That man was David Meade, a mentalist based in Northern Ireland with a thriving corporate speaking career and several BBC specials under his belt. After the show, the house manager asked to inspect his iPhone and found no recordings.
But word of the incident â which was captured on a video the technician shot off the security monitor using his own smartphone â began spreading through the insular world of magicians, and a few days later Mr. Meade received a text message from a mutual connection of his and Mr. DelGaudioâs, saying he had been âwarnedâ about Mr. Meade.
Mr. Meade promptly sent a Facebook message to Mr. DelGaudio, whom he does not know personally, but received no reply. In the Facebook message, Mr. Meade expressed bafflement over the claim of surreptitious filming, a sentiment he repeated in an email to The New York Times.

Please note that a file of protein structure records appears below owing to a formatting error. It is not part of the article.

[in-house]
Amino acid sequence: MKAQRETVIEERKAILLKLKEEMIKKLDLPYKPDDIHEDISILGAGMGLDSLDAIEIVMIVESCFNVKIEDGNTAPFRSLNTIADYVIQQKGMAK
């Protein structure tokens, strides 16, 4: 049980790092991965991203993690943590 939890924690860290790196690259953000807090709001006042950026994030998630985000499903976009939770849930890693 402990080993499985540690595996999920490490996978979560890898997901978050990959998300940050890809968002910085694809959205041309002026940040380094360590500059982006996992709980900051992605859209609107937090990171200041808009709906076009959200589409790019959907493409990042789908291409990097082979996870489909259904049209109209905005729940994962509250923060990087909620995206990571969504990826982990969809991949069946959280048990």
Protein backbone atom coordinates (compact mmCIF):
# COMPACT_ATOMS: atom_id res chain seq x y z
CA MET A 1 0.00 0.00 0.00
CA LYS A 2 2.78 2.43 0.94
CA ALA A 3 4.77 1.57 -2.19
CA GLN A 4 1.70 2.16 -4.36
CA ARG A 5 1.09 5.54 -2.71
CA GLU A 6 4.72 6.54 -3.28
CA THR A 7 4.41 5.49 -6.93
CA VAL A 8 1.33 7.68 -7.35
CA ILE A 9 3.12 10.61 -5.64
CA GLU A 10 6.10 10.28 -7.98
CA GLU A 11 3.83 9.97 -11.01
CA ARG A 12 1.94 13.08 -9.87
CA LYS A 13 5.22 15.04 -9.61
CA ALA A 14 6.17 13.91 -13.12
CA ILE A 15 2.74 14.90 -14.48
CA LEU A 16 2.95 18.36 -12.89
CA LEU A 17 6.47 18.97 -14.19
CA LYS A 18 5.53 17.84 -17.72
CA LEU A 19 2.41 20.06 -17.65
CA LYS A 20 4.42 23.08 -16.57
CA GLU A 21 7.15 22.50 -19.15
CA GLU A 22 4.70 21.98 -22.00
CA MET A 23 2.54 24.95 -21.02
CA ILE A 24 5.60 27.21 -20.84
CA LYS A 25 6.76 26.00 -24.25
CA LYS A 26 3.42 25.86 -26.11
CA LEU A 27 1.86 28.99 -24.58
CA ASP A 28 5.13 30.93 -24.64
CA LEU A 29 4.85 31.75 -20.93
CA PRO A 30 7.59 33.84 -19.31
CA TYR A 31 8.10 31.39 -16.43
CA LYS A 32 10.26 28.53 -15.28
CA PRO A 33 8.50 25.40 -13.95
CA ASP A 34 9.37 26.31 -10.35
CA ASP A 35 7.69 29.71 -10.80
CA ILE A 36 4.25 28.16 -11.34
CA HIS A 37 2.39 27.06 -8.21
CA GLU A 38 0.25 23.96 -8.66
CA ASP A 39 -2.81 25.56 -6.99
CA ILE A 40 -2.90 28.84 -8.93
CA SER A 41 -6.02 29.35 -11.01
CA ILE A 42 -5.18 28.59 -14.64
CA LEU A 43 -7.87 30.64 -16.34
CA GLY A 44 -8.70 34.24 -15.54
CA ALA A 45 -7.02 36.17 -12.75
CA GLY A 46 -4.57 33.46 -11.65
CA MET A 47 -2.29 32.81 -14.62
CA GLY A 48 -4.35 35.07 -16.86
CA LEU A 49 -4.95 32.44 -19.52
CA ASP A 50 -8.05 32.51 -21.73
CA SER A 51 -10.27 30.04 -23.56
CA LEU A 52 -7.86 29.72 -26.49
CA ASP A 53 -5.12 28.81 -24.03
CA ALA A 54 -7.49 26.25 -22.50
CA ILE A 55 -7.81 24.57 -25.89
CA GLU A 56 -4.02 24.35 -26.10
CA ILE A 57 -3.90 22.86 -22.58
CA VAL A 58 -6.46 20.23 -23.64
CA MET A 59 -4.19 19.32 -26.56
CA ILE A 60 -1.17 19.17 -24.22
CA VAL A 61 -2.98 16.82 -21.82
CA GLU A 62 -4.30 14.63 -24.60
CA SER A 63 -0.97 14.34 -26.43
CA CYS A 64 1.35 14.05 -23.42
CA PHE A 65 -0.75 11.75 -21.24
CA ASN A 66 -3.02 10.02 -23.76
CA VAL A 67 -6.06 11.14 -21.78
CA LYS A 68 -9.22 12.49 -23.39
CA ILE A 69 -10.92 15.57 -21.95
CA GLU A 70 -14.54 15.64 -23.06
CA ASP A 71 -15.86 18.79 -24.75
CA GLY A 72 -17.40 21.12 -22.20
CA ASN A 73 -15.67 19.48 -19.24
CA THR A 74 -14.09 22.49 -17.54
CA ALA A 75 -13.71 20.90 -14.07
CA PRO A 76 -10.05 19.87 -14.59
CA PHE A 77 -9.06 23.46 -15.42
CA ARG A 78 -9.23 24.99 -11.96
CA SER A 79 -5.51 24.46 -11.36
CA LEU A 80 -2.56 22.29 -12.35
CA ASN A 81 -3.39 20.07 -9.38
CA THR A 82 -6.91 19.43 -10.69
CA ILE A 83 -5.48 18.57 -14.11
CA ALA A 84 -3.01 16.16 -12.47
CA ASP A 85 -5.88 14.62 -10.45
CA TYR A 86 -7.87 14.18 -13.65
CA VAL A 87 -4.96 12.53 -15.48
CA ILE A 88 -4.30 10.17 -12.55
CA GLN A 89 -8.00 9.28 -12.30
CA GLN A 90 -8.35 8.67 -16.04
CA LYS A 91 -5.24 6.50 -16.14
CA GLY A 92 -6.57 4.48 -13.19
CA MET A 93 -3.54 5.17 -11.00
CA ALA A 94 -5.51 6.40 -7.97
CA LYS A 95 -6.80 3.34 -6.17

âAs the usher checked and can attest, I had absolutely zero video, photo or audio recordings from Derekâs show,â he said. âI want to be absolutely clear. I categorically refute these claims.â
Mr. DelGaudio said that he never saw the message, which he said had landed in Facebookâs folder for messages from people outside his friend network. But his guard was up, and a few days after Mr. Meadeâs visit, Mr. DelGaudio said, he spotted another person â recognized as a magician by an usher who had seen him at âa local magic hangout,â as Mr. DelGaudio put it â filming the showâs ending, and asked him to delete the footage.
Mr. DelGaudio, 33, is fiercely protective of his original material. But he said that he was also alarmed by what he saw as attempts to bottle âthe capital-M magicâ of a show intended to be an…